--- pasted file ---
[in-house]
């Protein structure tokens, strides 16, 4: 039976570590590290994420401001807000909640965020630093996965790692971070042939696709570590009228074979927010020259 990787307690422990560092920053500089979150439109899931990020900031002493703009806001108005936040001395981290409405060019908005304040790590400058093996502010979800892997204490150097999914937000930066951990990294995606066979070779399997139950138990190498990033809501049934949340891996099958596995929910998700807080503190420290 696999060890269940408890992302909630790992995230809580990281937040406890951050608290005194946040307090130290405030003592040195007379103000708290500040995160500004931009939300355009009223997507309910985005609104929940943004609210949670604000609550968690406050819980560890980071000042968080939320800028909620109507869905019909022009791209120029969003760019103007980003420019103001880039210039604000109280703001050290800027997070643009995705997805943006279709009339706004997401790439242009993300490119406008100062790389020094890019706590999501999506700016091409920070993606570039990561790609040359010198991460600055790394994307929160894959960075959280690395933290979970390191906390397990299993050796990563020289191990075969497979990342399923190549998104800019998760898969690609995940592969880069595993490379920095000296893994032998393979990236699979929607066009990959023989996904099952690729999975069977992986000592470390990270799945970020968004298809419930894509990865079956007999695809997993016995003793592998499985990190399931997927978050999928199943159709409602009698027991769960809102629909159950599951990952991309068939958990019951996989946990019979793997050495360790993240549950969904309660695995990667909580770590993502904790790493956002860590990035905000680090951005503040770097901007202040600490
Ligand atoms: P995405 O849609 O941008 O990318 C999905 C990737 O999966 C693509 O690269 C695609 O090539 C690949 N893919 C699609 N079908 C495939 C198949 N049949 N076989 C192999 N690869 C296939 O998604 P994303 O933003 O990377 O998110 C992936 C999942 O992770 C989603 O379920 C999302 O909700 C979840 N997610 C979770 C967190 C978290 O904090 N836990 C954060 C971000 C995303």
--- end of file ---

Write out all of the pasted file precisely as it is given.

[in-house]
């Protein structure tokens, strides 16, 4: 039976570590590290994420401001807000909640965020630093996965790692971070042939696709570590009228074979927010020259 990787307690422990560092920053500089979150439109899931990020900031002493703009806001108005936040001395981290409405060019908005304040790590400058093996502010979800892997204490150097999914937000930066951990990294995606066979070779399997139950138990190498990033809501049934949340891996099958596995929910998700807080503190420290 696999060890269940408890992302909630790992995230809580990281937040406890951050608290005194946040307090130290405030003592040195007379103000708290500040995160500004931009939300355009009223997507309910985005609104929940943004609210949670604000609550968690406050819980560890980071000042968080939320800028909620109507869905019909022009791209120029969003760019103007980003420019103001880039210039604000109280703001050290800027997070643009995705997805943006279709009339706004997401790439242009993300490119406008100062790389020094890019706590999501999506700016091409920070993606570039990561790609040359010198991460600055790394994307929160894959960075959280690395933290979970390191906390397990299993050796990563020289191990075969497979990342399923190549998104800019998760898969690609995940592969880069595993490379920095000296893994032998393979990236699979929607066009990959023989996904099952690729999975069977992986000592470390990270799945970020968004298809419930894509990865079956007999695809997993016995003793592998499985990190399931997927978050999928199943159709409602009698027991769960809102629909159950599951990952991309068939958990019951996989946990019979793997050495360790993240549950969904309660695995990667909580770590993502904790790493956002860590990035905000680090951005503040770097901007202040600490
Ligand atoms: P995405 O849609 O941008 O990318 C999905 C990737 O999966 C693509 O690269 C695609 O090539 C690949 N893919 C699609 N079908 C495939 C198949 N049949 N076989 C192999 N690869 C296939 O998604 P994303 O933003 O990377 O998110 C992936 C999942 O992770 C989603 O379920 C999302 O909700 C979840 N997610 C979770 C967190 C978290 O904090 N836990 C954060 C971000 C995303």